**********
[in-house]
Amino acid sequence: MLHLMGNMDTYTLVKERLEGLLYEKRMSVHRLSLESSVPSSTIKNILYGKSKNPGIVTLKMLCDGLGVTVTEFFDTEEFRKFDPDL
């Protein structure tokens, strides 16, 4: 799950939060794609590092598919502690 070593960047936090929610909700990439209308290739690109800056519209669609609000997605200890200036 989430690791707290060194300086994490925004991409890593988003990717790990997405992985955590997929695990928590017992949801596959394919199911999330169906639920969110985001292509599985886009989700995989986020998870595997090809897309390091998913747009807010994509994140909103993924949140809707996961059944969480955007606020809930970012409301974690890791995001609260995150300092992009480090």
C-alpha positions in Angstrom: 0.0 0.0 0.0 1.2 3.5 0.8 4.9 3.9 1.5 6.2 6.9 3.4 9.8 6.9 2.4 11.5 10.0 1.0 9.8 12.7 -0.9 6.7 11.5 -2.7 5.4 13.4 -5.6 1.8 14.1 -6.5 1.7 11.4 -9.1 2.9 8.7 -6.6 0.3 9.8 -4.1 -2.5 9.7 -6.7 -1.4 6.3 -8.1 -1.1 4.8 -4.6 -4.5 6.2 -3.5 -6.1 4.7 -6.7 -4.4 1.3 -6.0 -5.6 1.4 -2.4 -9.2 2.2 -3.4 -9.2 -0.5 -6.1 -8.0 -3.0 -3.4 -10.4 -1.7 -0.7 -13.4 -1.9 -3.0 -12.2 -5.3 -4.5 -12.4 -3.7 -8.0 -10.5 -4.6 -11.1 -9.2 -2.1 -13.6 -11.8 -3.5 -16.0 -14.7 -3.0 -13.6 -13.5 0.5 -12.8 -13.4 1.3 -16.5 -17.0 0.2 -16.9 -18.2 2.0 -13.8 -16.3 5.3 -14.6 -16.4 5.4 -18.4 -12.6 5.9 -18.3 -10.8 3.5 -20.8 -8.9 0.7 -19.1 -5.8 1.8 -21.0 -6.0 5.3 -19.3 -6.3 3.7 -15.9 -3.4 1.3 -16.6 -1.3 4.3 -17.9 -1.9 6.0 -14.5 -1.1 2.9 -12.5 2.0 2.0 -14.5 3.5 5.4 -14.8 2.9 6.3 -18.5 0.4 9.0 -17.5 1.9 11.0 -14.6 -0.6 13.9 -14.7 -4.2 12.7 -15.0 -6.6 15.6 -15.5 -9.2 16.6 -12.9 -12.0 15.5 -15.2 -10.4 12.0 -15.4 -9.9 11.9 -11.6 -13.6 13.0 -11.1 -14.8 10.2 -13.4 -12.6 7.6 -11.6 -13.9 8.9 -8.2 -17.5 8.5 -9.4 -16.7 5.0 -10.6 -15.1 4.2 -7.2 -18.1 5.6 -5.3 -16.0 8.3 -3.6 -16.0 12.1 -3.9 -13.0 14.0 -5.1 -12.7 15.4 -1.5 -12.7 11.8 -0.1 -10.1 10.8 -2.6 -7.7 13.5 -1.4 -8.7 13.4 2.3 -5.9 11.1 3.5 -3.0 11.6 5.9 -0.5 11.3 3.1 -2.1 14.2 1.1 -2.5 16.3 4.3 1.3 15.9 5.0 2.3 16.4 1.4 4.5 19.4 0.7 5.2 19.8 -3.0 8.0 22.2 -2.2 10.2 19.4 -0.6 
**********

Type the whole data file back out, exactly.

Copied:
[in-house]
Amino acid sequence: MLHLMGNMDTYTLVKERLEGLLYEKRMSVHRLSLESSVPSSTIKNILYGKSKNPGIVTLKMLCDGLGVTVTEFFDTEEFRKFDPDL
């Protein structure tokens, strides 16, 4: 799950939060794609590092598919502690 070593960047936090929610909700990439209308290739690109800056519209669609609000997605200890200036 989430690791707290060194300086994490925004991409890593988003990717790990997405992985955590997929695990928590017992949801596959394919199911999330169906639920969110985001292509599985886009989700995989986020998870595997090809897309390091998913747009807010994509994140909103993924949140809707996961059944969480955007606020809930970012409301974690890791995001609260995150300092992009480090």
C-alpha positions in Angstrom: 0.0 0.0 0.0 1.2 3.5 0.8 4.9 3.9 1.5 6.2 6.9 3.4 9.8 6.9 2.4 11.5 10.0 1.0 9.8 12.7 -0.9 6.7 11.5 -2.7 5.4 13.4 -5.6 1.8 14.1 -6.5 1.7 11.4 -9.1 2.9 8.7 -6.6 0.3 9.8 -4.1 -2.5 9.7 -6.7 -1.4 6.3 -8.1 -1.1 4.8 -4.6 -4.5 6.2 -3.5 -6.1 4.7 -6.7 -4.4 1.3 -6.0 -5.6 1.4 -2.4 -9.2 2.2 -3.4 -9.2 -0.5 -6.1 -8.0 -3.0 -3.4 -10.4 -1.7 -0.7 -13.4 -1.9 -3.0 -12.2 -5.3 -4.5 -12.4 -3.7 -8.0 -10.5 -4.6 -11.1 -9.2 -2.1 -13.6 -11.8 -3.5 -16.0 -14.7 -3.0 -13.6 -13.5 0.5 -12.8 -13.4 1.3 -16.5 -17.0 0.2 -16.9 -18.2 2.0 -13.8 -16.3 5.3 -14.6 -16.4 5.4 -18.4 -12.6 5.9 -18.3 -10.8 3.5 -20.8 -8.9 0.7 -19.1 -5.8 1.8 -21.0 -6.0 5.3 -19.3 -6.3 3.7 -15.9 -3.4 1.3 -16.6 -1.3 4.3 -17.9 -1.9 6.0 -14.5 -1.1 2.9 -12.5 2.0 2.0 -14.5 3.5 5.4 -14.8 2.9 6.3 -18.5 0.4 9.0 -17.5 1.9 11.0 -14.6 -0.6 13.9 -14.7 -4.2 12.7 -15.0 -6.6 15.6 -15.5 -9.2 16.6 -12.9 -12.0 15.5 -15.2 -10.4 12.0 -15.4 -9.9 11.9 -11.6 -13.6 13.0 -11.1 -14.8 10.2 -13.4 -12.6 7.6 -11.6 -13.9 8.9 -8.2 -17.5 8.5 -9.4 -16.7 5.0 -10.6 -15.1 4.2 -7.2 -18.1 5.6 -5.3 -16.0 8.3 -3.6 -16.0 12.1 -3.9 -13.0 14.0 -5.1 -12.7 15.4 -1.5 -12.7 11.8 -0.1 -10.1 10.8 -2.6 -7.7 13.5 -1.4 -8.7 13.4 2.3 -5.9 11.1 3.5 -3.0 11.6 5.9 -0.5 11.3 3.1 -2.1 14.2 1.1 -2.5 16.3 4.3 1.3 15.9 5.0 2.3 16.4 1.4 4.5 19.4 0.7 5.2 19.8 -3.0 8.0 22.2 -2.2 10.2 19.4 -0.6 